At one magical instant in your early childhood, the page of a book – that string of confused, alien ciphers – shivered into meaning. Words spoke to you, gave up their secrets; at that moment, whole universes opened. You became, irrevocably, a reader. – Alberto Manguel
It is indeed magical to see your child read, and it is a huge achievement for the child as well. The child needs all the support and the correct environment to grow and improve as a reader. I see so many parents push their children and criticize them instead of helping them. The reality is parents need to be all the more patient and help the child at this stage. I understand when you hear your child do something wrong, your first thought is to correct them… but this doesn’t work always. Here is what I always tell some parents of beginning readers… You can check this video to understand which stage of reading your child falls in –
Never say “No you pronounce it wrong, this is how you do it”.
When your little reader reads incorrectly, do not say, “Stop! This is not right. Read it again, read it again till you get it right.” Instead, let them read till they are done. You can say ‘Now, Mama/Papa will read and you tell me if I’m doing it right.’ If something they read changed the meaning of the sentence completely, tell them after they are finished. “You know what is the difference between ‘WERE’ and ‘WHERE’ let’s go and check the dictionary.”
Do Not Laugh at your Little Reader. I know some mistakes are hilarious as they change the meaning of the sentence, but you will have to stop yourself from giggling away. This is the easiest way to make their confidence go for a toss. When my younger sister started reading, we made fun of her… and it resulted in her shunning her books and she stopped speaking in English as well. They are working harder than you think on their new-acquired skill and laughing at them would not be a good idea.
Do not tell them to ‘Hurry Up’ or ‘Slow down a little’. It is critical to develop right pace as well… so how can you do that? It is simple, read out to them and model the correct speed. Just because they have started reading on their own it doesn’t mean you’ll stop reading out to them. The book you read should be an age appropriate book which your child can read once you have modeled. Read the book again and again over a couple of days and you child will be an expert reader soon.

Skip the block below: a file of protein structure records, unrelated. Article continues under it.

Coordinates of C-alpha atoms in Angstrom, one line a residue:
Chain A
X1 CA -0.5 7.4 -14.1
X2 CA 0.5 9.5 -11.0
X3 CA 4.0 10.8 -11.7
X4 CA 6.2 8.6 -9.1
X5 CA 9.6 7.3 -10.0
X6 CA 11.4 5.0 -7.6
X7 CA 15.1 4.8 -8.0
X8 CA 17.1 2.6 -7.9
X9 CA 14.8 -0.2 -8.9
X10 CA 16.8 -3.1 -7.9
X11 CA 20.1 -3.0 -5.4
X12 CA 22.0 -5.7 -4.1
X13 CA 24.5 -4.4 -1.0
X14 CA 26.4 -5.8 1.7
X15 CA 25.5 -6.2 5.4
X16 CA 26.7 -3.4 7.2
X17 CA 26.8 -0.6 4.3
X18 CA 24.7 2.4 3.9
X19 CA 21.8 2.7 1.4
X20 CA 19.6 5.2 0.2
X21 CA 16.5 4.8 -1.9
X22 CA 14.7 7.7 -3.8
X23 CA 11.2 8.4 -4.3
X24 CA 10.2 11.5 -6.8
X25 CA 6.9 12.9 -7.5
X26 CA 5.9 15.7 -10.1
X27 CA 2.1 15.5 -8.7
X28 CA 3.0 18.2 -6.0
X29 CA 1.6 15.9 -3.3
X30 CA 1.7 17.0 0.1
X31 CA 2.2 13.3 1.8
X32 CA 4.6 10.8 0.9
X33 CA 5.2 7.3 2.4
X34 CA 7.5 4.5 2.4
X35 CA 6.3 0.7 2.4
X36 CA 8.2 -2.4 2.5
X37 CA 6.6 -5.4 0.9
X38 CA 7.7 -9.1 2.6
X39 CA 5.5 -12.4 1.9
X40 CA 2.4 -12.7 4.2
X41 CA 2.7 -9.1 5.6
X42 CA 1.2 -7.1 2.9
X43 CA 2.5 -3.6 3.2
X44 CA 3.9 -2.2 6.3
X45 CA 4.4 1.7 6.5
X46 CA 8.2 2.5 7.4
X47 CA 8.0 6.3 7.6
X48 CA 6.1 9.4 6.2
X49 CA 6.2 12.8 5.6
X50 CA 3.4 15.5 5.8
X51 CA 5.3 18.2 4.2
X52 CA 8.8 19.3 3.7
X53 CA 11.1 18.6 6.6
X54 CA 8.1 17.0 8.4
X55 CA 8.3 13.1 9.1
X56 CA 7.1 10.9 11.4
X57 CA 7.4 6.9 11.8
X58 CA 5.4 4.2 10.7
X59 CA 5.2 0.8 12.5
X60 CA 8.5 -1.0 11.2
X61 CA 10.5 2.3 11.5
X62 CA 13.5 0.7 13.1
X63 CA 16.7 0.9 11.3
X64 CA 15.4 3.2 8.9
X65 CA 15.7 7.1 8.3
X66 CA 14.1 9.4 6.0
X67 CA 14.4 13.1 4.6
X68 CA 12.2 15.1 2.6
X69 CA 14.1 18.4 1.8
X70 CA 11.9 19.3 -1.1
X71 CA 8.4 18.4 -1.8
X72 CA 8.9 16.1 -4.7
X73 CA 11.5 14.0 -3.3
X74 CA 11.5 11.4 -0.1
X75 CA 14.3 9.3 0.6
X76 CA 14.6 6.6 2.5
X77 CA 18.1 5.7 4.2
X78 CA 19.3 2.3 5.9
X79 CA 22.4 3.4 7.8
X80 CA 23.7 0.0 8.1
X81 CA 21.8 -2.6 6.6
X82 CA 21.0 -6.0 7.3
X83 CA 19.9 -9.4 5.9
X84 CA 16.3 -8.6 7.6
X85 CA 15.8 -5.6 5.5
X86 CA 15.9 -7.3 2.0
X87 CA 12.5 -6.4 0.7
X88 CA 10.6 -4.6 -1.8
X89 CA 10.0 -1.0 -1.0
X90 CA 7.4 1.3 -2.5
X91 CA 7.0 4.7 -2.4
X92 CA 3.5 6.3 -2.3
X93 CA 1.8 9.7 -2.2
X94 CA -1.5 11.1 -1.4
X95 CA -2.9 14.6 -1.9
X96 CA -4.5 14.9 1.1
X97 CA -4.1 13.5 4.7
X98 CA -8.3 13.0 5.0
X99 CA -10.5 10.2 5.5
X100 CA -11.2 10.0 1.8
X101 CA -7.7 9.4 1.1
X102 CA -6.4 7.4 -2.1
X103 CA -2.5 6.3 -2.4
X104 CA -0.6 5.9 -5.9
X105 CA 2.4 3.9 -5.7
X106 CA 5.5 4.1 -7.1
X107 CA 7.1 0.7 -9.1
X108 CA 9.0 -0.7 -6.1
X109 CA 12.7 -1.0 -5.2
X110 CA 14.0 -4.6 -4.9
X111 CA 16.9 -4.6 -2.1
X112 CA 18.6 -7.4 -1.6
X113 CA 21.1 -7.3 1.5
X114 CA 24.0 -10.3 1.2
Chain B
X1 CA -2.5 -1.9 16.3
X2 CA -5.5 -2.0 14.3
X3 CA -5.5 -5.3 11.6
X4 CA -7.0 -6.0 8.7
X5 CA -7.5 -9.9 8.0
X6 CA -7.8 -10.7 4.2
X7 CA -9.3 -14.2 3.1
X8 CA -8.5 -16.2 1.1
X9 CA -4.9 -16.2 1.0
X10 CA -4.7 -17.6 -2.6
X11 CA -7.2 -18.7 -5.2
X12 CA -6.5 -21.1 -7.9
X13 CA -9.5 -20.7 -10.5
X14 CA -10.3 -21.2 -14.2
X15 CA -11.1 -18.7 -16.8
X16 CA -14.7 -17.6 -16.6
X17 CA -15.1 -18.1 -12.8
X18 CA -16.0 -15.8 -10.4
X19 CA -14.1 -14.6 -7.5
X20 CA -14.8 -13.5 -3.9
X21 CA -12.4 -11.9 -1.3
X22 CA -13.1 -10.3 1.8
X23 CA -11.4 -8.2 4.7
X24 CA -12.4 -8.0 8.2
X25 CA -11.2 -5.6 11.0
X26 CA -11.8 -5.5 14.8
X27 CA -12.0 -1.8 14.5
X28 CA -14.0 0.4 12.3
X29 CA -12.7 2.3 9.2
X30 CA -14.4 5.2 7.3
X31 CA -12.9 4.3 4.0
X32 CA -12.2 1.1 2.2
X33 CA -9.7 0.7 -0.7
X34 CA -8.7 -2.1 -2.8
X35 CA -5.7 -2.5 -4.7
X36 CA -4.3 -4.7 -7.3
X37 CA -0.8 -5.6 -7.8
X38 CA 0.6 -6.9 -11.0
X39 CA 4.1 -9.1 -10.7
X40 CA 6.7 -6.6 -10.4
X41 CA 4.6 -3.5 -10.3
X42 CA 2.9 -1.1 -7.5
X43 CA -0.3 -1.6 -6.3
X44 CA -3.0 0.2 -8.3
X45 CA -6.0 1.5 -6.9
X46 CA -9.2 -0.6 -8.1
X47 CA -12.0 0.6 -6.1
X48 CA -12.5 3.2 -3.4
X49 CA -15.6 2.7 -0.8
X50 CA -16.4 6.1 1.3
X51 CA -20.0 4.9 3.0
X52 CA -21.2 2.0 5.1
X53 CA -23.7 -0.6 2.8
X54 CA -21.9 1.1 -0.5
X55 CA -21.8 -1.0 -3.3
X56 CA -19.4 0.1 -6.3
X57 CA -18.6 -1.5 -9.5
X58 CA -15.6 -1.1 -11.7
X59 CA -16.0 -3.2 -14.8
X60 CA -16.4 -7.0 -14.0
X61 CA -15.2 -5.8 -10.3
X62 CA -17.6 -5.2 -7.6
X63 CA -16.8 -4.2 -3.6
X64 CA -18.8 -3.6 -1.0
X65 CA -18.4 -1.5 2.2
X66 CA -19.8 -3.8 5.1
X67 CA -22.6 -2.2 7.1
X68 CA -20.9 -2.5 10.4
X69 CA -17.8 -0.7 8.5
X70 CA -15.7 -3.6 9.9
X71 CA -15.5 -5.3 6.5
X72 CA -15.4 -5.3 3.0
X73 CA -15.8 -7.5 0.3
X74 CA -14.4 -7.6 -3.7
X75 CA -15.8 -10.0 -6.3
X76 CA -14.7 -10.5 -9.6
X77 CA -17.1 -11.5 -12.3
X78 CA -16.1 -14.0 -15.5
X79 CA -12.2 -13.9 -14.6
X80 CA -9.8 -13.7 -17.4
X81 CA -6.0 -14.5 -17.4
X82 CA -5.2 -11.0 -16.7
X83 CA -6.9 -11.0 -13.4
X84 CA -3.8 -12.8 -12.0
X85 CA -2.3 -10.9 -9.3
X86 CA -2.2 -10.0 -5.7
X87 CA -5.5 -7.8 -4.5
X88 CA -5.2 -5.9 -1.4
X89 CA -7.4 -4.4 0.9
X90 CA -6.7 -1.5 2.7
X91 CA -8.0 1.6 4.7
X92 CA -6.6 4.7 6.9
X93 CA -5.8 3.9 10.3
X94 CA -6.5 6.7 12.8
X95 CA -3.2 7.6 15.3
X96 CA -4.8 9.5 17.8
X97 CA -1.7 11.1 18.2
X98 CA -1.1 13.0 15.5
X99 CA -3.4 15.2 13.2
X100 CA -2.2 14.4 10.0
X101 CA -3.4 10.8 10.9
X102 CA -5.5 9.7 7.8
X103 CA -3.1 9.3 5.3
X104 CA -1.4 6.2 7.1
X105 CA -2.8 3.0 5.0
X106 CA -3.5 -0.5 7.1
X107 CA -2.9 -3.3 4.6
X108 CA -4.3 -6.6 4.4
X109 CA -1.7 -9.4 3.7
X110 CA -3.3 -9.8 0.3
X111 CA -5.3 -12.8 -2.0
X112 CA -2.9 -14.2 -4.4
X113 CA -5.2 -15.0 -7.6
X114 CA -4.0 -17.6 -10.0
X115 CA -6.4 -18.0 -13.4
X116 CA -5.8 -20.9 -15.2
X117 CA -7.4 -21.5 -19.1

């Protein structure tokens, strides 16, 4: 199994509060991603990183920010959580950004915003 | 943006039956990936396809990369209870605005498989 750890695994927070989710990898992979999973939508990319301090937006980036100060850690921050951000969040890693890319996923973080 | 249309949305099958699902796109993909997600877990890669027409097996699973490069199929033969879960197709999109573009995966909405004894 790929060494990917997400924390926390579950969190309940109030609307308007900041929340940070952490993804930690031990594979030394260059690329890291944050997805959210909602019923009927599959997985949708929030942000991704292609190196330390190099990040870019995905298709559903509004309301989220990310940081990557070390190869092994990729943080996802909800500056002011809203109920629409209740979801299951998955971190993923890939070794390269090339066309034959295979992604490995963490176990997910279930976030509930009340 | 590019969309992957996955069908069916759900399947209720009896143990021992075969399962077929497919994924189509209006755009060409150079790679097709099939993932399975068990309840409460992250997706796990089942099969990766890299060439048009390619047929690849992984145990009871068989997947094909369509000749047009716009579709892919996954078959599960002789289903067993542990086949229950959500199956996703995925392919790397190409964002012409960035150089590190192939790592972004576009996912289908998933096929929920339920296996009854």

If your child read ‘masterpiece’ but got stuck on the word in the next reading, do not say “Stop it! You know this word. How can you forget the word you read yesterday? Try hard.” If your child did remember he knew the word he wouldn’t pause at that again. We all forget things and it is normal. Do not tell them, they knew the word because no one likes being told they have forgotten something. You can read together, break the word and then repeat difficult words together.
Give them lots and lots of books to read and encourage them by reading together.
And as we say #HappyRaisingReaders
A story-teller, a Communication Trainer, a Parenting Blogger, a wife to her best friend and mum to the most adorable 2-year-old – Zoe. Falak Randerian, plays many roles, her favorite Being Zoe’s Mom. She runs story telling & communication workshop for kids My Little Chatterbox. You can read her personal blog Being Zoe’s Mom and her parenting website which she runs along with her elder sister www.momsters.in.